[blfs-dev] New page
qrux.qed at gmail.com
Wed Feb 8 16:46:23 PST 2012
Just recently been dealing with a HW card that udev doesn't like (doesn't have SERIAL or SHORT_SERIAL), so I've been thinking about this a lot recently.
* * *
As for pros v cons...
I would think the main advantage to modern HW RAID systems is the ability to hot-plug. SW RAID has many advantages, but being able to detect a failure, and then physically see, replace, and rebuild a degraded array while the array is alive has absolutely got to be the unequivocally primary benefit of a complete HW RAID setup.
SW RAID is great. Generally faster (at least for RAID-0, back when I used to benchmark this sort of thing). But, to be fair, while SW has the benefit of being open-sourced, it does suffer from version skew, too. I have no idea if new kernel versions make old MD devices unrecognizable, or if everything is always backwards-compatible. That's worth finding out & mentioning. And, even if the kernel is currently backwards-compatible ATM, who's providing the guarantee that newer versions will also be? Sure, it's open-sourced, but, realistically, most RAID users aren't going to be able to kernel-hack (driver-hack) in the event that the kernel eventually deprecates a version of the MD driver. To me, that's just as bad a problem as not being able to find the same HW card.
It's also worth saying that in software RAID, you have to shut down the machine to do any repairs, even if the array is running in a degraded state. Unless you have PCI- or SATA-hotplug in your kernel (is this widely supported or stable)...and even then, you'd have to be able to put those drives in a hot-plug bay.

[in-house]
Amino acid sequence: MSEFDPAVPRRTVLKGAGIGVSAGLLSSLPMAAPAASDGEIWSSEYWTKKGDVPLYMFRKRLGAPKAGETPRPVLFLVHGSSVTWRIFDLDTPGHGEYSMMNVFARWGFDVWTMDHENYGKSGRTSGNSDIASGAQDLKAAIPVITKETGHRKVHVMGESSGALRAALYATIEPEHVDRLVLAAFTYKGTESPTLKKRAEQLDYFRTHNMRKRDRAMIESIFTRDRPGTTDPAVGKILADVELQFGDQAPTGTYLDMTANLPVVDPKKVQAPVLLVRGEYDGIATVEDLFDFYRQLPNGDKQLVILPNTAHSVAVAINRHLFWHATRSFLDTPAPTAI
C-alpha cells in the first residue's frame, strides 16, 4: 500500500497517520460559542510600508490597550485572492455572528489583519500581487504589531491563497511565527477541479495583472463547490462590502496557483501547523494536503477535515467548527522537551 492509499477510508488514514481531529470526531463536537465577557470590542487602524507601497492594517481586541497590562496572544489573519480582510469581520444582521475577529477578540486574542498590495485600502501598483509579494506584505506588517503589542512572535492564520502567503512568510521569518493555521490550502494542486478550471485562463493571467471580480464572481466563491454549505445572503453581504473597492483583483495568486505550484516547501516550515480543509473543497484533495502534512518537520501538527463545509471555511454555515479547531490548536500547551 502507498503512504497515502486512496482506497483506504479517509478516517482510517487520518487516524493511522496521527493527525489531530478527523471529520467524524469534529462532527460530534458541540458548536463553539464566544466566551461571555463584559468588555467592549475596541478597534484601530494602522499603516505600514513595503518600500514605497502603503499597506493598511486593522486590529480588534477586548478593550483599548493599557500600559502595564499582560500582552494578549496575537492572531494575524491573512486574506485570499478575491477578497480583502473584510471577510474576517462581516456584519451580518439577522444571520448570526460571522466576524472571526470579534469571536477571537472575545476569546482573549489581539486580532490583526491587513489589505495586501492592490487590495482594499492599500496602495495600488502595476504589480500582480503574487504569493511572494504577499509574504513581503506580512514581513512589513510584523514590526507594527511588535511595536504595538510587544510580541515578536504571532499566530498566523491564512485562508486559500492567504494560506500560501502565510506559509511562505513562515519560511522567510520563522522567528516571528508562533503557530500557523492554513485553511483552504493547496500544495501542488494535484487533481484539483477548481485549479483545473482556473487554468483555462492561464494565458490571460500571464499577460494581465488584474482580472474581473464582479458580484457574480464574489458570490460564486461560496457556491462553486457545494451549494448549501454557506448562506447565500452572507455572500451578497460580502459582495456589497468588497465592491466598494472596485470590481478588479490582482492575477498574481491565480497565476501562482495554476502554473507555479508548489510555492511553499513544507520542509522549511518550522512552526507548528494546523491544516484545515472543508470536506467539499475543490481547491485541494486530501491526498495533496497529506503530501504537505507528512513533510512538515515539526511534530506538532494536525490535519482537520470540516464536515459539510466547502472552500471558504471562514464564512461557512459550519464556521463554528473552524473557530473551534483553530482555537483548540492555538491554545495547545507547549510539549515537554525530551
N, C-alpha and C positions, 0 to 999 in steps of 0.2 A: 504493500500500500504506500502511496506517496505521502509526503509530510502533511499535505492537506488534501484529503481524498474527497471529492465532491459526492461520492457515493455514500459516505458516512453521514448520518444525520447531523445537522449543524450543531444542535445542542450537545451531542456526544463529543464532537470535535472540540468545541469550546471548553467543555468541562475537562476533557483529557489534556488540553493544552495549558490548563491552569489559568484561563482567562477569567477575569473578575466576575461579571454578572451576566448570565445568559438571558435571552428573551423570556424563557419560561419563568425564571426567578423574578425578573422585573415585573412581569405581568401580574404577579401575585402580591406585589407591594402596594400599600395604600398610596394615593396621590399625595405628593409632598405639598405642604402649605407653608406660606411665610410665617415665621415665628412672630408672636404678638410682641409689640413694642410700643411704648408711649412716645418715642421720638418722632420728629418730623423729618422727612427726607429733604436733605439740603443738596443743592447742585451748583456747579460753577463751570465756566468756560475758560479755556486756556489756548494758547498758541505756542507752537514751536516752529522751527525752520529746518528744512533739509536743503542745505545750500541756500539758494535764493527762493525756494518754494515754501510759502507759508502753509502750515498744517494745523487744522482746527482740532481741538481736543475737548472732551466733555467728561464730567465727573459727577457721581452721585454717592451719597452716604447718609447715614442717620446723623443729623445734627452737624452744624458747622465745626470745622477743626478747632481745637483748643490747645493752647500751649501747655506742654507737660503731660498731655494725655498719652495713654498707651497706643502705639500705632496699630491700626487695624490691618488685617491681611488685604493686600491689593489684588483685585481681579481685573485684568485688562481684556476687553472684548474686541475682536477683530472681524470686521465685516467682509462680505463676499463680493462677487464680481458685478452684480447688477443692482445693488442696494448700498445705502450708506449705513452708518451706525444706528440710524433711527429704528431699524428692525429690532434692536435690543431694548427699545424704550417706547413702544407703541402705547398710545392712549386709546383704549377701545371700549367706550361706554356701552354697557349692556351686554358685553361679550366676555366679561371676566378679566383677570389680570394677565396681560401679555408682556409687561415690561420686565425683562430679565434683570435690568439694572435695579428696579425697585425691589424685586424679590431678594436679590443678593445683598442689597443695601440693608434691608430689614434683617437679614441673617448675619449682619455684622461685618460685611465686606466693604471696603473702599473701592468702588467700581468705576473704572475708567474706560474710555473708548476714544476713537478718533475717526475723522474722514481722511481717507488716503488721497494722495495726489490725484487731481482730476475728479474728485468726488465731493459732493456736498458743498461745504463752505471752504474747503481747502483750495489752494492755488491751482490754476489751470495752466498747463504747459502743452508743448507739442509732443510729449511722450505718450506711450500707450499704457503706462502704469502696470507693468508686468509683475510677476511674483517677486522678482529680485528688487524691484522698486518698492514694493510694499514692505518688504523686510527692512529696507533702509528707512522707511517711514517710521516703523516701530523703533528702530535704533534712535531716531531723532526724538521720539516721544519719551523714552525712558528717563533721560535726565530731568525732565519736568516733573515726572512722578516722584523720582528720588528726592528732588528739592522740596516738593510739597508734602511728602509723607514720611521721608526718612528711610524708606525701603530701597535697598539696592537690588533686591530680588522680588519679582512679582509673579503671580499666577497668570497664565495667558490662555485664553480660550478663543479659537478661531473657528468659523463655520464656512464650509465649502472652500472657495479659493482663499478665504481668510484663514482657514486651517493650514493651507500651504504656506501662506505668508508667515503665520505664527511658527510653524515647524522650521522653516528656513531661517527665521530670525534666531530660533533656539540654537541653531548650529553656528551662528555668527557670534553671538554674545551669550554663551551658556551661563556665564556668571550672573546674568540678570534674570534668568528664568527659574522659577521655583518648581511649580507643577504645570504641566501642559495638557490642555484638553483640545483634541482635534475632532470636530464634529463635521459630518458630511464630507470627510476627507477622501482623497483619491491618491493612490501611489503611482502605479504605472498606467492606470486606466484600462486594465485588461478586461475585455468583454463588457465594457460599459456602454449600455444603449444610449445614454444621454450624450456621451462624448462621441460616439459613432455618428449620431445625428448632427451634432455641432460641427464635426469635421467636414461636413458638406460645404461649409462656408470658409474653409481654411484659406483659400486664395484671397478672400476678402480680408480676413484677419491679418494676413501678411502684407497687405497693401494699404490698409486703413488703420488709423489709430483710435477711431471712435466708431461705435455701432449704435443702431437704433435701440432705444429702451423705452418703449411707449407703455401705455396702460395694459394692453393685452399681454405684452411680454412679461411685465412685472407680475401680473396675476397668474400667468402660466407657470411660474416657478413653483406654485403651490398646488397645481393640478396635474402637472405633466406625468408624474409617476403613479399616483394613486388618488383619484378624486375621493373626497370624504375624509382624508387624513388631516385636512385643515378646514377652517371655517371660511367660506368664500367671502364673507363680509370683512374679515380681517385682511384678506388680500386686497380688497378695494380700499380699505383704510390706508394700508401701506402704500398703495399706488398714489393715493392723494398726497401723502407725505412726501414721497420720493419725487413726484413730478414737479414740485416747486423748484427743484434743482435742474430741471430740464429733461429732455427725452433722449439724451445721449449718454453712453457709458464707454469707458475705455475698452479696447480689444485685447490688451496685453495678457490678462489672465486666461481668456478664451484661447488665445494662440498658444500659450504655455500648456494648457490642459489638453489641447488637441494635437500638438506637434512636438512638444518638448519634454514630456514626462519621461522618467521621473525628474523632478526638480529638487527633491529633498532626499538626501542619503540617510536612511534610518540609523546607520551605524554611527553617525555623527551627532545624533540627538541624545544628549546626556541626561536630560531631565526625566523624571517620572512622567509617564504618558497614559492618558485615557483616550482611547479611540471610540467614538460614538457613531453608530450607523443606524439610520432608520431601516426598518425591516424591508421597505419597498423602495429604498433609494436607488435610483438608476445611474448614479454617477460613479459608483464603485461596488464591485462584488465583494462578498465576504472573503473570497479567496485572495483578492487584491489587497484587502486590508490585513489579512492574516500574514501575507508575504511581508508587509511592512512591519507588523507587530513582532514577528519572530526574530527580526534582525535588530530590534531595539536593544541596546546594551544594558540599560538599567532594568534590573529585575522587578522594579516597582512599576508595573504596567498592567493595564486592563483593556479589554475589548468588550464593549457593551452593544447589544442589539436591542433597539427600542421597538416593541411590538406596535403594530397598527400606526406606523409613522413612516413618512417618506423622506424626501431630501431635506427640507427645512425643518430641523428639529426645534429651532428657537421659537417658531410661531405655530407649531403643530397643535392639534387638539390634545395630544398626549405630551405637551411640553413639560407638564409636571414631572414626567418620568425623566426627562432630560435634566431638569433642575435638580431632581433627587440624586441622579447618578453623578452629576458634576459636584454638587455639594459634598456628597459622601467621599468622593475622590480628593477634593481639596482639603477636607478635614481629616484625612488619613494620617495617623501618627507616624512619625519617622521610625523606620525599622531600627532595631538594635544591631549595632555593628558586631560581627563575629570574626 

Might also want to mention hot spares.
And...(again, still trying to be constructive, not a jerk)...a page about RAID absolutely has to have a recovery HOWTO. It's just dangerous not to include it, lest someone get a machine running, and has no idea how to recover from it. And, in addition to the "normal" recovery scenarios, point out how it might be worth using with udev (disk/by-id) long names lest they reorder devices (or the kernel does it on a version change). I personally just went through this the hard way on a colo server...
Also, it's probably worth mentioning that most HW RAID setups (provided they have a Linux driver) make recovery much easier. Just slide a new drive in, maybe issue a command or two, and the card's firmware will take care of the rebuild, all while the machine continues to run. With mdadm, I think the whole recovery process is harder (or, more involved & dangerous to someone who might be new).
Finally, might want to combine the RAID and LVM pages.
On Feb 8, 2012, at 4:11 PM, Bruce Dubbs wrote:
> I've added mdadm and a new page, About RAID, to the book.
> I'd appreciate feedback on ways to improve it.
> -- Bruce
> FAQ: http://www.linuxfromscratch.org/blfs/faq.html
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